Tributes have been paid to shared road space trailblazer Ben Hamilton-Baillie, who has died of cancer aged 63
The influential urban design consultant, and keen pedestrian and cyclist safety exponent, studied architecture at the University of Cambridge in the 1970s.
He spent time in Hamburg and London before settling into a career in social housing in Bristol.
In 1995, Hamilton-Baillie joined pedestrian and cyclist charity Sustrans to help it deliver a national cycle network with National Lottery funding.
His work became truly international from the turn of the Millennium as he travelled to Belgium, the Netherlands, Denmark and Germany on a Winston Churchill Traveling Fellowship, and then became a Harvard University Loeb Fellow.
Studies throughout this period led Hamilton-Baillie to the conclusion that removing traffic control measures such as lights, signs and boxes would encourage drivers to take responsibility for avoiding more vulnerable road users.
He set up Hamilton-Baillie Associates in 2003 and went on to redesign several busy junctions using his principles of equal priority for vehicles, bikes and walkers.
The practice’s regeneration of Park Lane in Poynton town centre, Cheshire – which boosted pedestrian access and removed traffic lights to slash average speeds – won the 2013 Highways Magazine award for congestion reduction.
In the meantime, Dixon Jones won an RIBA Award in 2012 for a much-heralded transformation of London’s Exhibition Road that was inspired by Hamilton-Baillie’s work.
Sustrans chief executive Xavier Brice said this month that Hamilton-Baillie ‘played an instrumental role’ in shaping the organisation.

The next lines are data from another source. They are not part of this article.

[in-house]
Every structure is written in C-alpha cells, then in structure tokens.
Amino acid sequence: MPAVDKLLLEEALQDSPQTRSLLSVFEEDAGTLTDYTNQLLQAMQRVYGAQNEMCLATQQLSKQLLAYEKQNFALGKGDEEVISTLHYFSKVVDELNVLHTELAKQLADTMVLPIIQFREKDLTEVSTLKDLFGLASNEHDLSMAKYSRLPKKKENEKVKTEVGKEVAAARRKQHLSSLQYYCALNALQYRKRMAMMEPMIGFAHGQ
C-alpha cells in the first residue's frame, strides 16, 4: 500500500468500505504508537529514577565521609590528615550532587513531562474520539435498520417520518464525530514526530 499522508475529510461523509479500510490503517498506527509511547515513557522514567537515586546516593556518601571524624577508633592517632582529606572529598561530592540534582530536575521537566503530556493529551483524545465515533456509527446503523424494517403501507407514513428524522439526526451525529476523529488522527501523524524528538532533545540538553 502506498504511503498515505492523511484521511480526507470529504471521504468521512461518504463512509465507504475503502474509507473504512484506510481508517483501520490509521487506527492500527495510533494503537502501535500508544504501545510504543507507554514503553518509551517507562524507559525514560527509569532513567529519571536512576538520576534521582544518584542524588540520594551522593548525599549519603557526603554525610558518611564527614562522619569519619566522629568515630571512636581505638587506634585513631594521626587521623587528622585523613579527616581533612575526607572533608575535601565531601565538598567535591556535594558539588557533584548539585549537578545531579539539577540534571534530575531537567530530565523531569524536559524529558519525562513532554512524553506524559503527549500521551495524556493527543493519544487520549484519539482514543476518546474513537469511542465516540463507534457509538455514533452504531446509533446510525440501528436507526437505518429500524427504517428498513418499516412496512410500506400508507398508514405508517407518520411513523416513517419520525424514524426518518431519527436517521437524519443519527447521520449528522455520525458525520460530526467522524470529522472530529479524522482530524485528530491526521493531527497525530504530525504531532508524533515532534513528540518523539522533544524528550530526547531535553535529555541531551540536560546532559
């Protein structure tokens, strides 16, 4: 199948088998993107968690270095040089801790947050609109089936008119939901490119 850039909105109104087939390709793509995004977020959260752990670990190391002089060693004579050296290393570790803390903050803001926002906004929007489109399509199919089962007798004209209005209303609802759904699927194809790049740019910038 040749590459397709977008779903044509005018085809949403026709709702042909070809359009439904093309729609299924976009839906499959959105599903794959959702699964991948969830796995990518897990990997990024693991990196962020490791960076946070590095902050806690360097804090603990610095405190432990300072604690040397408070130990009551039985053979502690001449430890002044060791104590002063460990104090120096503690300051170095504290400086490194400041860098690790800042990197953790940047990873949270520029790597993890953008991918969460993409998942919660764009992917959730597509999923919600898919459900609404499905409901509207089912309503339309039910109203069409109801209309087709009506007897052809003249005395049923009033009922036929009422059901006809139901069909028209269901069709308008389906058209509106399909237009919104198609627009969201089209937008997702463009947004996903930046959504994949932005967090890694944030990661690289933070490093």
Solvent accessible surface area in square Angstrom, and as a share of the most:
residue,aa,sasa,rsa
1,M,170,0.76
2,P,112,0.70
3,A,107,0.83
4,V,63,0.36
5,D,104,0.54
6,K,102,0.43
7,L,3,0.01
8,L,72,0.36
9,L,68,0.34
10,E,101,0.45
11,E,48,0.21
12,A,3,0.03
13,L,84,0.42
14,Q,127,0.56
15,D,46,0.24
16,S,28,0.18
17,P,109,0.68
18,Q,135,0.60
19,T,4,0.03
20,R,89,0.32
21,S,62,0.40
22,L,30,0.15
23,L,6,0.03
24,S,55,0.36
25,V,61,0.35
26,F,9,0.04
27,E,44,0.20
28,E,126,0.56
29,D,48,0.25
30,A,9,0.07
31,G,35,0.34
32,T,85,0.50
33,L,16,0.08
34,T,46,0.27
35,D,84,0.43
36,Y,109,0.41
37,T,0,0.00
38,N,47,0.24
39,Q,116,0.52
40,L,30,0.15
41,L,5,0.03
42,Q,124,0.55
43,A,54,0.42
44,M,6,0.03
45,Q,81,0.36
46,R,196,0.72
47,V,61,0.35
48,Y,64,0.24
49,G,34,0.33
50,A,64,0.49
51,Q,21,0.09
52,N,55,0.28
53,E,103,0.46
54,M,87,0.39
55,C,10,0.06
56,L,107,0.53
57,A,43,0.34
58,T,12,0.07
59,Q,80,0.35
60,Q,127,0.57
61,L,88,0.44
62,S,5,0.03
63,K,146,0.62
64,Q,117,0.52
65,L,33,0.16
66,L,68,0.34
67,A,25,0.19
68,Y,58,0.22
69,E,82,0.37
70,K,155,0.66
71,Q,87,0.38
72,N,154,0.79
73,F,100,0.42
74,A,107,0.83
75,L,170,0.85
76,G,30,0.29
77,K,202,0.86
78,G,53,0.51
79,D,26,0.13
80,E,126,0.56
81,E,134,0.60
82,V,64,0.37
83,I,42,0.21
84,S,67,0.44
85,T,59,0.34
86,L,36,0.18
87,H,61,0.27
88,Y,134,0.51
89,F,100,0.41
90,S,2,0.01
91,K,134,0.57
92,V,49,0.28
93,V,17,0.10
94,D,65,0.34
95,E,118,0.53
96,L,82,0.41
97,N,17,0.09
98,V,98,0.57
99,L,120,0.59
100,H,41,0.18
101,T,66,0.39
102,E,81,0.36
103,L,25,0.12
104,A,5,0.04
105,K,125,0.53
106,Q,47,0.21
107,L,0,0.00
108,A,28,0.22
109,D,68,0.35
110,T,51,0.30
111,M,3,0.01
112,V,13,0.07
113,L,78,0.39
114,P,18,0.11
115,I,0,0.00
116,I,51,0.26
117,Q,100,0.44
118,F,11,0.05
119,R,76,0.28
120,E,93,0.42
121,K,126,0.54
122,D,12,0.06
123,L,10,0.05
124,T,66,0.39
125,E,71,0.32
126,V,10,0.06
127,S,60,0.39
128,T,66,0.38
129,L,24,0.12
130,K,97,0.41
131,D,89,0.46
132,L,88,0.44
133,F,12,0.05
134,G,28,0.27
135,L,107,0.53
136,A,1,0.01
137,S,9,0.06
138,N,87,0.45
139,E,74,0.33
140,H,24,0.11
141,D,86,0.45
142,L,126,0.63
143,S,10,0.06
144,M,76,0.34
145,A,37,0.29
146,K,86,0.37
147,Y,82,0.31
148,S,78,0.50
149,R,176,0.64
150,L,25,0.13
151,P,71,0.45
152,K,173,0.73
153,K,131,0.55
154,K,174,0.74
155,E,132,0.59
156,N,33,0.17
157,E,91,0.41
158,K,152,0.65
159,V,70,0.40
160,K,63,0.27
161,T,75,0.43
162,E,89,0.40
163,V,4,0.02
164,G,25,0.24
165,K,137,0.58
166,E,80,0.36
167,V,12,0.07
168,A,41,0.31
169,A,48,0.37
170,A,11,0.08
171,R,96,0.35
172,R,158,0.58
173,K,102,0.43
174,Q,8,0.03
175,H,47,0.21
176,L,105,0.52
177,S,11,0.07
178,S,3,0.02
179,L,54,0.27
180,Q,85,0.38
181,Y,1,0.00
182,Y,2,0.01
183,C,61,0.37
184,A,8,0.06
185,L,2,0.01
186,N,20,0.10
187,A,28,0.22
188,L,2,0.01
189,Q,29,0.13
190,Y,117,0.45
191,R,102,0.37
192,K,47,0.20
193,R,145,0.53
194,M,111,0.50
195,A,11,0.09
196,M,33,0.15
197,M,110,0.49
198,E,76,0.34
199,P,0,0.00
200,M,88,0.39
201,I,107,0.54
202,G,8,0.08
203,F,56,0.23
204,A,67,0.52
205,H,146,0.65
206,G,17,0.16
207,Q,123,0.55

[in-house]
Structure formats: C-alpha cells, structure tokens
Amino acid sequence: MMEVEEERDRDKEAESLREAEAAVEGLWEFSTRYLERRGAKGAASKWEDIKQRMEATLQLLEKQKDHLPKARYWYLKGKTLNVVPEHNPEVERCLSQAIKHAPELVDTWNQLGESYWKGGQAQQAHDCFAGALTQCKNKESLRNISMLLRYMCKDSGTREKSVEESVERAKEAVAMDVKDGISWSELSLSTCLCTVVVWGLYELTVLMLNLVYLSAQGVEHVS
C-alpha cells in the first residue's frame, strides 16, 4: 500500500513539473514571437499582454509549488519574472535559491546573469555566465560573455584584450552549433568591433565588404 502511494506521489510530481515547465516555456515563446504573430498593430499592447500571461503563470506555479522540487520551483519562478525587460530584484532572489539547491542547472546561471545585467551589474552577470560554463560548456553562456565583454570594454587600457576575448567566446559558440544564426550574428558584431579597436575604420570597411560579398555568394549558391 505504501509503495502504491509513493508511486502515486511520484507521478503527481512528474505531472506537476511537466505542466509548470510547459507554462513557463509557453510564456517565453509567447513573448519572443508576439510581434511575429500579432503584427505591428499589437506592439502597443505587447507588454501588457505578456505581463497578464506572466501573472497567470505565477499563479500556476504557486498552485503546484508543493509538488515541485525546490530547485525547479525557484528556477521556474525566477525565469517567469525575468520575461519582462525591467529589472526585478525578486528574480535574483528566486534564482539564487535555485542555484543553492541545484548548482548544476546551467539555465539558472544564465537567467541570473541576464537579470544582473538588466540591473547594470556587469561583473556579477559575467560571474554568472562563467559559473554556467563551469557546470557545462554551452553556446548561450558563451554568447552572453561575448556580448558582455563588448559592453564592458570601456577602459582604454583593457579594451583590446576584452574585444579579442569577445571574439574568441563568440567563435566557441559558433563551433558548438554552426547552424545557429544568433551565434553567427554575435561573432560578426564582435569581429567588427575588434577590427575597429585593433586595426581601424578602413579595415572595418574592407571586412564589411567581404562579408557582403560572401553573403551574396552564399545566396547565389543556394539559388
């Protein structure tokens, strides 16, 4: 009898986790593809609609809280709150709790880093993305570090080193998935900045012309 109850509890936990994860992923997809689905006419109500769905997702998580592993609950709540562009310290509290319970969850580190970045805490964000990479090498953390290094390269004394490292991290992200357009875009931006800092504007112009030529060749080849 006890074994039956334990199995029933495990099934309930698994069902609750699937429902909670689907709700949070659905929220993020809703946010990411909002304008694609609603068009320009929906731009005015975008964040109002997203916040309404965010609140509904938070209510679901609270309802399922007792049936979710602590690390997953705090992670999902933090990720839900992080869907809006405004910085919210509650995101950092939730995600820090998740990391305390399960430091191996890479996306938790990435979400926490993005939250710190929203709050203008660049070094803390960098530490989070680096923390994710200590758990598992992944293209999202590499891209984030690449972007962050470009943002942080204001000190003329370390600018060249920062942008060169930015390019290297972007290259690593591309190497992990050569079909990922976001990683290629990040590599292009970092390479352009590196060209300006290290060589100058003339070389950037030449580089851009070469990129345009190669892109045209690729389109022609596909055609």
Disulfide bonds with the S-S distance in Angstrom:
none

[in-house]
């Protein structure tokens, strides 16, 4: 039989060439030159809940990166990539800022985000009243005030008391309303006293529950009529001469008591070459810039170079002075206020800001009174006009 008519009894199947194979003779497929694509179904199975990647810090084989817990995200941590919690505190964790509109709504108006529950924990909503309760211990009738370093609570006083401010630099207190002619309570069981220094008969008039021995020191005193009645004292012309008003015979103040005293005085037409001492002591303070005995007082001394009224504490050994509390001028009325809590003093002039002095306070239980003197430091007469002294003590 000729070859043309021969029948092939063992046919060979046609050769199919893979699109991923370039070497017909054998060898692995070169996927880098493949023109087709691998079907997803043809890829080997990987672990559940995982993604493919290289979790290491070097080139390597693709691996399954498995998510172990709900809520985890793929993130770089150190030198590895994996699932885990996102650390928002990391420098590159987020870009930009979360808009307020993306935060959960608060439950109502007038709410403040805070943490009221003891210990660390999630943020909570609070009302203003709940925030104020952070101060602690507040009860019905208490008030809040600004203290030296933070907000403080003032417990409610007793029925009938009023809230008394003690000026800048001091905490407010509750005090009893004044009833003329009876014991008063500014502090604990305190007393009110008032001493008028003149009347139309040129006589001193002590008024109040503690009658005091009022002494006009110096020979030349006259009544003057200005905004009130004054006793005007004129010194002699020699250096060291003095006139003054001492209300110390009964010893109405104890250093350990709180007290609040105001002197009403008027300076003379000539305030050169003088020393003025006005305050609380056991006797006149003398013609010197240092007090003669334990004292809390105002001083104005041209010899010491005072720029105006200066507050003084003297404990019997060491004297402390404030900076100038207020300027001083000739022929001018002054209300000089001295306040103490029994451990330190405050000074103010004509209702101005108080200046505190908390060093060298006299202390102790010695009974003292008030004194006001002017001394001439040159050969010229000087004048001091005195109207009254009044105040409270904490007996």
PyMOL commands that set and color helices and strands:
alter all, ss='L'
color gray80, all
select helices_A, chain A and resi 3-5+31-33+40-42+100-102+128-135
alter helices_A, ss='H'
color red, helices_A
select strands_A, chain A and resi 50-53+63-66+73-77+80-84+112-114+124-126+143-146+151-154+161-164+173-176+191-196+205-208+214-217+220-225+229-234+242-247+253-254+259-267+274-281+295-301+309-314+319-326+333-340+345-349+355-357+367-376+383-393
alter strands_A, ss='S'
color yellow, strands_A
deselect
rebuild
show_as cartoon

‘He was a true pioneer and trailblazer, fondly remembered by colleagues for his infectious passion, humour and expertise,’ he wrote.
‘But Ben’s interest went beyond cycle paths. He led study tours to the Netherlands to see woonerfs or home zones, and these led to Sustrans’ DIY Streets, which in turn led to the community street design work that sits at the heart of so much of what we do today.’
Hamilton-Baillie’s wife Jennifer Hill told the AJ he was always looking to bring people together, whether through his work or social activities.
‘Ben was passionate about creating public space that people would want to use and giving opportunities for people to meet up and hang out without the car taking over,’ she said.
‘In his personal life he was always doing this as well. Within our community in Bristol he was a focal point, organising group bike rides, community events and holidays.
‘When he was ill, all our neighbours rallied around and a lot of people were very sad when he died.’
Ben is also survived by the couple’s two children, Laurence and Agnes. A family funeral has been held.